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By | Simon Sharwood 4th August 2014 00:58

Windows 8 market share stalls, XP at record low

Another month of nasty numbers for Microsoft

Windows XP's demise is finally starting to accelerate, but Windows 7 and not 8 appears to be picking up the slack.

Those are the conclusions we draw from Netmarketshare's latest monthly dump on desktop computer operating system market share.

Here's the company's counts of what's what on the desktop, going back to October 2013.

Oct 2013 Nov 2013 Dec 2013 Jan 14 Feb 14 Mar 14 Apr 14 May 14 June 14 July 14
Win XP 31.24 31.22 28.98 29.23 29.53 27.69 26.29 25.27 25.31 24.82
Win Vista 3.63 3.57 3.61 3.3 3.1 2.99 2.89 2.9 2.95 3.05
Win 7 46.42 46.64 47.52 47.49 47.31 48.77 49.27 50.06 50.55 51.22
Win 8 7.53 6.66 6.89 6.63 6.38 6.41 6.36 6.29 5.93 5.92
Win 8.1 1.72 2.64 3.6 3.95 4.1 4.89 5.88 6.35 6.61 6.56

It's a little easier to grok the trends on display in the data once we turn it into a lovely line graph, as below.

Windows market share july 2014

The mighty power of spreadsheets turns mind-numbing numbers into easier-to-understand lines!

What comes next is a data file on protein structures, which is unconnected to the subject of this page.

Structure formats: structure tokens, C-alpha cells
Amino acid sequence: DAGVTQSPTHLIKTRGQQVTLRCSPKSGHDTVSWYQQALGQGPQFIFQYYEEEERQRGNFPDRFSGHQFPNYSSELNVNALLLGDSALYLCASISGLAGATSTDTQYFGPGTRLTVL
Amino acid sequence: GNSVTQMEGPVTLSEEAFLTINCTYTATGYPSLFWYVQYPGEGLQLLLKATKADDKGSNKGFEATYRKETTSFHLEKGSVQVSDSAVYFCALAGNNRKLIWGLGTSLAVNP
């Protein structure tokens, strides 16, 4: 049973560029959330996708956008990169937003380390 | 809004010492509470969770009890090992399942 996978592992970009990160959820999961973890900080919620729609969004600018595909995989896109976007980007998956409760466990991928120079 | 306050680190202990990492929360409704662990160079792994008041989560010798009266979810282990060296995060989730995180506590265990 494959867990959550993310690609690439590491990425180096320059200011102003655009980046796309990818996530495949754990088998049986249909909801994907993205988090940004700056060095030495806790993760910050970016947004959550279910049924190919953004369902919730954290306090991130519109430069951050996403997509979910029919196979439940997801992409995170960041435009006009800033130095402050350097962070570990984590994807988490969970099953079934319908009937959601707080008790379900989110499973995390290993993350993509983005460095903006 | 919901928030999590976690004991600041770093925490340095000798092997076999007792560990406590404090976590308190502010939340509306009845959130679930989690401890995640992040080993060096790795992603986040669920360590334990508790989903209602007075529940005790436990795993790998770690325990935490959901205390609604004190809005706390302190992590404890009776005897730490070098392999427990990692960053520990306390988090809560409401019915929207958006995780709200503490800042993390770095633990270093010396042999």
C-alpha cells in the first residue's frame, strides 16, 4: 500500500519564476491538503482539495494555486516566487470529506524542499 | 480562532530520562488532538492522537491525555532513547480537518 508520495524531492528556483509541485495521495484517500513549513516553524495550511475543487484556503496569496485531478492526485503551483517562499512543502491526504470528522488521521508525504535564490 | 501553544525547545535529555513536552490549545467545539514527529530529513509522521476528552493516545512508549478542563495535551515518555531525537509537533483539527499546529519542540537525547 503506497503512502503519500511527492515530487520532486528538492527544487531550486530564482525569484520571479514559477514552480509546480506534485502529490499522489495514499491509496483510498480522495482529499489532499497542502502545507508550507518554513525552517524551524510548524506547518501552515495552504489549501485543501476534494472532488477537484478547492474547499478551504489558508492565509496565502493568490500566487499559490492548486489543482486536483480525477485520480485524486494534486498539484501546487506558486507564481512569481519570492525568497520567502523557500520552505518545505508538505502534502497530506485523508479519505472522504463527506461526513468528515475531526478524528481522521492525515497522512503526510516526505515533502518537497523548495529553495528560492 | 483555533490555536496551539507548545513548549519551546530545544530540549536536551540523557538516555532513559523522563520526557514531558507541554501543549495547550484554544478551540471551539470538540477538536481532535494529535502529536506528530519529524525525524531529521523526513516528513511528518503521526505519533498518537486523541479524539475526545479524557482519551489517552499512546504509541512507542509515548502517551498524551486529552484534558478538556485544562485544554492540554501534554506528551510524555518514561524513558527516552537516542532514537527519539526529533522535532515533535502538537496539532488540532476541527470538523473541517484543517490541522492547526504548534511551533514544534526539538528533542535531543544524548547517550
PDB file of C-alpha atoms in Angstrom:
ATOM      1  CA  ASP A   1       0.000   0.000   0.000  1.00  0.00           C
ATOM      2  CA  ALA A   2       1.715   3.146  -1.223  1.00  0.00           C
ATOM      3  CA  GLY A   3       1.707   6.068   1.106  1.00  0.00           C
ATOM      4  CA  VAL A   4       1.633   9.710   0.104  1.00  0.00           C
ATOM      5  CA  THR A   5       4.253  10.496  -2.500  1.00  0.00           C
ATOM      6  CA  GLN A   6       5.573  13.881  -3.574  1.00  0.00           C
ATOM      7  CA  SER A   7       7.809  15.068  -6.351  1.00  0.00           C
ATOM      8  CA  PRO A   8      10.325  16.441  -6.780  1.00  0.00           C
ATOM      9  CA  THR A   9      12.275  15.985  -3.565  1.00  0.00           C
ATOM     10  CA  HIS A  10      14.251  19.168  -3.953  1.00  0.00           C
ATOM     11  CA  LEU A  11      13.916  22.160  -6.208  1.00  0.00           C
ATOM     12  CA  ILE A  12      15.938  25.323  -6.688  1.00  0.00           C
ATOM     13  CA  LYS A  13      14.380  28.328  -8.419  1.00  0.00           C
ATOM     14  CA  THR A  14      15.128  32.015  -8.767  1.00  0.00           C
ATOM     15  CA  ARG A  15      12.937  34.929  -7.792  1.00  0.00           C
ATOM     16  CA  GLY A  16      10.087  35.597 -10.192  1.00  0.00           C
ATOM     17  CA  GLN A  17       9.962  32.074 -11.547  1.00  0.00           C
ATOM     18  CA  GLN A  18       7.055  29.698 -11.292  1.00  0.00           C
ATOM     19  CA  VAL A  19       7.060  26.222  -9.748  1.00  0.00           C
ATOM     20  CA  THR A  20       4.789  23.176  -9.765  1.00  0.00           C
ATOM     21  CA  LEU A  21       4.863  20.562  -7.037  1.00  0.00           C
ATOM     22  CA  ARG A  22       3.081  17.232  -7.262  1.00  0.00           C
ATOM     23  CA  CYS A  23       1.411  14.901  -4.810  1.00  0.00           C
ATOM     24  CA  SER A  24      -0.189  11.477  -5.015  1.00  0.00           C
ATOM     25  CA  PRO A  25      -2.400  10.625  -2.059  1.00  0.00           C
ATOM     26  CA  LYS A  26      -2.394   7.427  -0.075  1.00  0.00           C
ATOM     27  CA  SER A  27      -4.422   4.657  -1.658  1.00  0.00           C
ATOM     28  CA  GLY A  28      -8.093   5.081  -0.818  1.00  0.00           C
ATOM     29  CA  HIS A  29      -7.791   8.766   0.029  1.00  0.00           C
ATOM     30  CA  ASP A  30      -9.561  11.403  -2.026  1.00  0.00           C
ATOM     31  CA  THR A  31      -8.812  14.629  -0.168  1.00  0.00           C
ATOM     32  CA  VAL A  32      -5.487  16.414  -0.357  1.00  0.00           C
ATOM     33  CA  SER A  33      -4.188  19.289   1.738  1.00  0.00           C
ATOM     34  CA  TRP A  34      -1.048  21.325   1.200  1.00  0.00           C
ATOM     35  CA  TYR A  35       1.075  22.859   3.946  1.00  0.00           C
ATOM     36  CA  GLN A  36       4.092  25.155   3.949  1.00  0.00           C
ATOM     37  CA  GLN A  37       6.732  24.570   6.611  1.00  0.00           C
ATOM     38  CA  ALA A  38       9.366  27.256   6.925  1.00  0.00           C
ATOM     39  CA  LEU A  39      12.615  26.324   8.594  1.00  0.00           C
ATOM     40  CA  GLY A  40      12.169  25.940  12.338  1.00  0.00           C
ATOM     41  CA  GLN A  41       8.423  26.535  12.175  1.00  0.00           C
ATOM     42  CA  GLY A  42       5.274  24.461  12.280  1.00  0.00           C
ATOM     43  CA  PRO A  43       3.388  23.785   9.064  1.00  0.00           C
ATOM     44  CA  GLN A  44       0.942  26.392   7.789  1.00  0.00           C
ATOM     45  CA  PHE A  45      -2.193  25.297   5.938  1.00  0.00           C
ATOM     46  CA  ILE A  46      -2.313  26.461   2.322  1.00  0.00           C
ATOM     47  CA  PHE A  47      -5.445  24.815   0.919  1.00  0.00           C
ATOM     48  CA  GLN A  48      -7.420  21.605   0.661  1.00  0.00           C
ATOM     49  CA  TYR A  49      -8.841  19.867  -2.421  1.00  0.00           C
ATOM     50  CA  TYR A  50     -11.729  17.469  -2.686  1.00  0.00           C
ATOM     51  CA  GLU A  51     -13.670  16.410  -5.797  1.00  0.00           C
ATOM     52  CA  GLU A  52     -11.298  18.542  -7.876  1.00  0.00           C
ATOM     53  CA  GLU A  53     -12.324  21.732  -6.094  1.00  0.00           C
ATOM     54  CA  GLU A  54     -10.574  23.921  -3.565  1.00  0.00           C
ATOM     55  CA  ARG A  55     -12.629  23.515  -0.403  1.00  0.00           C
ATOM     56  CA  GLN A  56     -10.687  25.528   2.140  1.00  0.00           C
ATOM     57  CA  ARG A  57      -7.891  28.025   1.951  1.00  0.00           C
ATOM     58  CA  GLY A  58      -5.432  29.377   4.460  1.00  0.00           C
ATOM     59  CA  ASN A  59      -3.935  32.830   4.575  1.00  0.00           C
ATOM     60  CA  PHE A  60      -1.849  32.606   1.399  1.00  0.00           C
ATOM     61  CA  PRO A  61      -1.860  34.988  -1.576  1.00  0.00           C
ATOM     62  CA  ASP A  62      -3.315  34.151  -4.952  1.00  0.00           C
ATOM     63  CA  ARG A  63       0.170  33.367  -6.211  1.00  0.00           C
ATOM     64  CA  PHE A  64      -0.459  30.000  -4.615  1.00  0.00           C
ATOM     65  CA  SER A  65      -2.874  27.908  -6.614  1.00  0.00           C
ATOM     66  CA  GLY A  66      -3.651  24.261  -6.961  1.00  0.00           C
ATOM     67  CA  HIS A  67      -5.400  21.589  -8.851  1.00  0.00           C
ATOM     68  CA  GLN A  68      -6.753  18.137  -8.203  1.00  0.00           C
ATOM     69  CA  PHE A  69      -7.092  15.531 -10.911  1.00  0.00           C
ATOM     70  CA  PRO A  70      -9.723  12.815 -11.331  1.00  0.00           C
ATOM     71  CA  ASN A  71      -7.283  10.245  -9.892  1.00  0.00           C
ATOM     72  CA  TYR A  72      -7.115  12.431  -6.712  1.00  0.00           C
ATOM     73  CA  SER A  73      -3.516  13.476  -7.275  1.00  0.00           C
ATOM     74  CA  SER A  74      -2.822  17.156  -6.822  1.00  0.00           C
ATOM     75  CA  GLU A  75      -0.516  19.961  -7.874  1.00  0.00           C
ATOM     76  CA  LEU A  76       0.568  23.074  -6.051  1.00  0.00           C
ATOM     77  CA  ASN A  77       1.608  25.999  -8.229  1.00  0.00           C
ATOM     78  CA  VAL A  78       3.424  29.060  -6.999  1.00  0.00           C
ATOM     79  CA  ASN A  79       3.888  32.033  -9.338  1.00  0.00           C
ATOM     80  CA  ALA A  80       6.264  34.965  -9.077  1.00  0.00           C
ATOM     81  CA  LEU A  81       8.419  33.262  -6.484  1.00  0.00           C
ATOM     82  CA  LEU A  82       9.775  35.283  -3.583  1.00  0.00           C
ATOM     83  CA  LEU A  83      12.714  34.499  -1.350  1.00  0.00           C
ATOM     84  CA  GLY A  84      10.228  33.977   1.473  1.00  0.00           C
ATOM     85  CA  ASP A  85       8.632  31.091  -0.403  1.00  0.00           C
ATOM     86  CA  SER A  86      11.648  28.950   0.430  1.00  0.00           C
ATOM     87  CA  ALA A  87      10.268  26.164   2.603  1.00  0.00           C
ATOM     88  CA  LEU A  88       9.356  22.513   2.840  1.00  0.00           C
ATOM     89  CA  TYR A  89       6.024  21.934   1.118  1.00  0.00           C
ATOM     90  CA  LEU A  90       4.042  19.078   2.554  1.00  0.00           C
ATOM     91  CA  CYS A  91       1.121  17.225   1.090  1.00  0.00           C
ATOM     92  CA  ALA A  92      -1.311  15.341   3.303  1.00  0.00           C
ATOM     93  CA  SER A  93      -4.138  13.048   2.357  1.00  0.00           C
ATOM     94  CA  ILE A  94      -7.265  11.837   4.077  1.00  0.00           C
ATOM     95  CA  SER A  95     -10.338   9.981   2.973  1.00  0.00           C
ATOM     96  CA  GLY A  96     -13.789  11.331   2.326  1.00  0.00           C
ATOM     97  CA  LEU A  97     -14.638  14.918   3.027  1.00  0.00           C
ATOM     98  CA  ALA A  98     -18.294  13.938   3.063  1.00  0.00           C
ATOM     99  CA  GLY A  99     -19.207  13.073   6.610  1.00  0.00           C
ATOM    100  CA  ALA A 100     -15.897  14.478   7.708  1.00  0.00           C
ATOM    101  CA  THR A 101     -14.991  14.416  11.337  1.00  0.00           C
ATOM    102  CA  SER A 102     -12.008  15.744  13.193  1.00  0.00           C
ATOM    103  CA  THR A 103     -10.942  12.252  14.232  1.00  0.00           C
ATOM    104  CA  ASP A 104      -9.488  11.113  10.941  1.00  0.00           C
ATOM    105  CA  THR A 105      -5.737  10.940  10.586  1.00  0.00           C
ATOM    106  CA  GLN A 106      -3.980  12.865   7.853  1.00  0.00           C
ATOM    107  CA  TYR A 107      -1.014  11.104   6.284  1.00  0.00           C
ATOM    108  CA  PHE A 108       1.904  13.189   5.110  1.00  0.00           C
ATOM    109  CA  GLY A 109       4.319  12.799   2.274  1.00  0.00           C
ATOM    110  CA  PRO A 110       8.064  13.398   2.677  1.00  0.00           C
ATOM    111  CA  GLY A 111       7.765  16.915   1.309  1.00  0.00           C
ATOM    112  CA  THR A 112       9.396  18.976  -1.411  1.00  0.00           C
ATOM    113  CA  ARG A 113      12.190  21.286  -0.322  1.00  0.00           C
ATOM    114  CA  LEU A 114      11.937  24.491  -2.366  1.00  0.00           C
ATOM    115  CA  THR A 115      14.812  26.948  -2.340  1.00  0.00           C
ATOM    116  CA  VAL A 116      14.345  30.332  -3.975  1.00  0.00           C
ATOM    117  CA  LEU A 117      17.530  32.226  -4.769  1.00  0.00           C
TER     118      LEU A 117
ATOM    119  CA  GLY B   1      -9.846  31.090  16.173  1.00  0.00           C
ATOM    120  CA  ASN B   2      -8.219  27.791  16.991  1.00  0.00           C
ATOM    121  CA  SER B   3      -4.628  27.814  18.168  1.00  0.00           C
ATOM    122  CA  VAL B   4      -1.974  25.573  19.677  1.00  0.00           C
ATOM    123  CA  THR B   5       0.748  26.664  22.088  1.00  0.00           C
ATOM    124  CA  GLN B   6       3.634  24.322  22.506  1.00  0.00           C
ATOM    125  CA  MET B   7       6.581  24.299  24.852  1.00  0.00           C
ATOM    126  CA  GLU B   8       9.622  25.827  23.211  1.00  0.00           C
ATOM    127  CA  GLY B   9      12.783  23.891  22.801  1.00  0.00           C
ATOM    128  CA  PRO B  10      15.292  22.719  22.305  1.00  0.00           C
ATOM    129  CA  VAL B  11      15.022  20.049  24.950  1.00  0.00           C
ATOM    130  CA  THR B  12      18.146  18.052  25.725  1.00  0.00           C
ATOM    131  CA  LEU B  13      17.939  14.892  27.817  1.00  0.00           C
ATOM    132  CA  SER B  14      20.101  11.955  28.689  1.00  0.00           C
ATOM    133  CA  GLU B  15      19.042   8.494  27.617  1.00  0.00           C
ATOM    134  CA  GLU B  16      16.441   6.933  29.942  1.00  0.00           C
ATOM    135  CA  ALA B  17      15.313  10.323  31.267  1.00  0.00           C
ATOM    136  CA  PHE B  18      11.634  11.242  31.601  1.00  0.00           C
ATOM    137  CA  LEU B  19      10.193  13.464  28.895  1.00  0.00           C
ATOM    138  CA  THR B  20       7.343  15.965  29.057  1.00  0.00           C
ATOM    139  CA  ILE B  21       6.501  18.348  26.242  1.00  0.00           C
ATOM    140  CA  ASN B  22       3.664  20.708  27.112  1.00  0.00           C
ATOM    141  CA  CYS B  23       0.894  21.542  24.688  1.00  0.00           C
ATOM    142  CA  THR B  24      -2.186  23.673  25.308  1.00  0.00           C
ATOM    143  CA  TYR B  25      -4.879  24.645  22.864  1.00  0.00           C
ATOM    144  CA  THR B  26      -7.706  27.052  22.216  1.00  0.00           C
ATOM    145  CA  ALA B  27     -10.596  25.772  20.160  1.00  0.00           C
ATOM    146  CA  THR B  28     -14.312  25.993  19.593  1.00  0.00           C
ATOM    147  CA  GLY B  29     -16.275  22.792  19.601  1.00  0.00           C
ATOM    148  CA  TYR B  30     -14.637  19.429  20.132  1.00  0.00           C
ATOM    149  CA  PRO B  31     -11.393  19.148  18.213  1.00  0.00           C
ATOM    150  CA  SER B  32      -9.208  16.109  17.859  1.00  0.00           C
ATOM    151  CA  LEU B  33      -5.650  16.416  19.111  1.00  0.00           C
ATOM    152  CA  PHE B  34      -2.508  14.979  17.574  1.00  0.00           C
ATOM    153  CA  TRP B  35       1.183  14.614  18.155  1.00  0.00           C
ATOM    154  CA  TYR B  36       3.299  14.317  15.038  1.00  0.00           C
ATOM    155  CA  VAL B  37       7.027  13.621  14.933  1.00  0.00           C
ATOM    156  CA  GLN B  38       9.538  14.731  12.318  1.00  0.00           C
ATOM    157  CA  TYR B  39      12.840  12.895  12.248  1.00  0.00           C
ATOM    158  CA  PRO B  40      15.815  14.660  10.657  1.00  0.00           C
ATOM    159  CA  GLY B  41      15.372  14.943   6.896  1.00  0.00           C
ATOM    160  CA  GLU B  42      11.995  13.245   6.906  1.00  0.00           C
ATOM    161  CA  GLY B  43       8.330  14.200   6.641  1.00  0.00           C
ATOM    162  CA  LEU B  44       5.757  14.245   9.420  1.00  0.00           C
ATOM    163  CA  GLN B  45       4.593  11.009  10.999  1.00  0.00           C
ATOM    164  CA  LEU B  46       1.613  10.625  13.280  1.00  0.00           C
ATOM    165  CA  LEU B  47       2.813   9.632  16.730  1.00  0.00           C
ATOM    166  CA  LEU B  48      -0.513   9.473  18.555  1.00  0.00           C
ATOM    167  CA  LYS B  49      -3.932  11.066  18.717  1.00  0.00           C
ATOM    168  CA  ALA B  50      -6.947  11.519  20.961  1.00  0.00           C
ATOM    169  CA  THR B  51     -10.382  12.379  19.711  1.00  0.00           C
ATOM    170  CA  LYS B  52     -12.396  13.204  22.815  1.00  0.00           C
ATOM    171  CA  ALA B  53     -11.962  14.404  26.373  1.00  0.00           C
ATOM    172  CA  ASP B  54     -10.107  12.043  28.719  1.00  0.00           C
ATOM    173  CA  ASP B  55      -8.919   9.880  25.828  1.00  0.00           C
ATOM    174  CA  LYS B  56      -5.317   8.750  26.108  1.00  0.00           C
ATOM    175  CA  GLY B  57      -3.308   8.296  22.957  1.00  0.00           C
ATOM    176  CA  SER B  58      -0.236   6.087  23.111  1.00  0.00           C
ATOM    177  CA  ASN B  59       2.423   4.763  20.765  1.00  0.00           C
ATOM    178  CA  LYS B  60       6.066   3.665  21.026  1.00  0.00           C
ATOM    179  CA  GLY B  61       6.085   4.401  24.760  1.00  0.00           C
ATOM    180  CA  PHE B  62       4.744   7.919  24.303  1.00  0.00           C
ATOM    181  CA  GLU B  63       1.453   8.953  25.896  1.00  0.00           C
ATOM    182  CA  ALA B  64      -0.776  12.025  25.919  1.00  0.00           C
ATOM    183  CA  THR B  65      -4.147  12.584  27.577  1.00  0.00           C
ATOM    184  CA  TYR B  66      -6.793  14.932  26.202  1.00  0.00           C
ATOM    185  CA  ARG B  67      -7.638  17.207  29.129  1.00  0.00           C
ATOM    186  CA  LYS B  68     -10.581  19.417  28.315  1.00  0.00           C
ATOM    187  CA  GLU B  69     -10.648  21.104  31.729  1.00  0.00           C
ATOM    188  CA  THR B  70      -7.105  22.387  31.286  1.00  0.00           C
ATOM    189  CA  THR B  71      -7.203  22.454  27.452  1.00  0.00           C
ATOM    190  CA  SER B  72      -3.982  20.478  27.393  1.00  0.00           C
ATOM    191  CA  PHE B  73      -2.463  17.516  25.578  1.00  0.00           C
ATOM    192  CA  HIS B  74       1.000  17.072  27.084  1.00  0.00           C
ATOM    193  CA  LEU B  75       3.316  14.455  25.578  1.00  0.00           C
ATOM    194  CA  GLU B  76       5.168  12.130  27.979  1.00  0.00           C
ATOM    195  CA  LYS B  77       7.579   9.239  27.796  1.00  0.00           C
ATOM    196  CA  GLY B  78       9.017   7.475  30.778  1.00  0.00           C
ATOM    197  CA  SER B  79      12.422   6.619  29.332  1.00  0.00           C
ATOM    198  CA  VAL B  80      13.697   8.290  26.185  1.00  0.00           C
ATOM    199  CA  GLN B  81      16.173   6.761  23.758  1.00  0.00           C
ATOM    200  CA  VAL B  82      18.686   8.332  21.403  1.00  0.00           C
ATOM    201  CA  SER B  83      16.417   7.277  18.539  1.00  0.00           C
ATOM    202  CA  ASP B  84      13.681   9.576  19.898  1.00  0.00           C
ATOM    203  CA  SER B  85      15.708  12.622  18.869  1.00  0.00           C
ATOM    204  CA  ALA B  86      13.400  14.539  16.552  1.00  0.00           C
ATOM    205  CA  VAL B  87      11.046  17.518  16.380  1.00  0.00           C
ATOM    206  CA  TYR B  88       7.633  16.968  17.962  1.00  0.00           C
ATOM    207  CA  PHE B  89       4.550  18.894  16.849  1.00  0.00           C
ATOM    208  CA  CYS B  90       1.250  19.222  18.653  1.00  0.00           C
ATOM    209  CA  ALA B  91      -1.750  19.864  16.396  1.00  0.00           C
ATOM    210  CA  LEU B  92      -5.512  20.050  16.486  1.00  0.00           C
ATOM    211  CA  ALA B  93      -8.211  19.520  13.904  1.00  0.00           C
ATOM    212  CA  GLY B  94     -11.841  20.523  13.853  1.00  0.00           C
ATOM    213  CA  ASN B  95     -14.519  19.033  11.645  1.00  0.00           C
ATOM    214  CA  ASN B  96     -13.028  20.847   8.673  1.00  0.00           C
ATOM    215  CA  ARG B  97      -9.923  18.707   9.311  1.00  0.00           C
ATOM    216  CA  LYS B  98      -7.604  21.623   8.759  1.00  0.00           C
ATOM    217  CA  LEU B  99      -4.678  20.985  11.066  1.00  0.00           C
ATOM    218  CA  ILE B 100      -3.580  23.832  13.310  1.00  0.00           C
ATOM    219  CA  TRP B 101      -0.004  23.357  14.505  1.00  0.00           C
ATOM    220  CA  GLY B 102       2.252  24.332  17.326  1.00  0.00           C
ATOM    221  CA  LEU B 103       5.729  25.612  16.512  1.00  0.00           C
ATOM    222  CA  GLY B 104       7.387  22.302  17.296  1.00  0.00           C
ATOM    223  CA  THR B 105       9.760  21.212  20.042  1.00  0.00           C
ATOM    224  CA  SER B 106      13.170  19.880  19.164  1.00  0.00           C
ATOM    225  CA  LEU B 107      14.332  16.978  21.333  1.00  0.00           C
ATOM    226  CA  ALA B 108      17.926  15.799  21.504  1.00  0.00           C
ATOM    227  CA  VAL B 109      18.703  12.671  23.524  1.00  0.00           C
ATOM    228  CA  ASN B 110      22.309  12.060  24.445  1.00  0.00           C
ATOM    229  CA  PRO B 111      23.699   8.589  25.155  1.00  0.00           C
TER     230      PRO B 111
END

Once gain, let's note that Netmarketshare's methodology isn't perfect and therefore look for a second source of data. Here, in the interests of statistical correctness, is StatCounter's view of the world.

Statcounter OS market share Oct 2013 to July 2014

Statcounter's OS market data for Oct 13 to July 2014. Bigger version here

While the two traffic-counters come up with different numbers, the trend lines are very similar.

That Windows XP has fallen below 25 per cent of the market on Netmarketshare's count, and holds just 15.15 per cent of the market according to StatCounter, is good news for all as it means fewer compromised-immune-system boxes are out there to use as platforms to attack the rest of us.

Yet both surveys show that Windows 8 has failed to launch, with its two versions failing to get to even half of Windows 7's market share.

Whatever Satya Nadella says about OneWindows, unified apps, or productivity being Microsoft's great strength, the fact remains that its most recent major launch failed to capture the planet's imagination. ®

Microsoft likes to point out that hundreds of millions of devices now run Windows 8, but it is clear that plenty of new PC buyers have gone for Windows 7.

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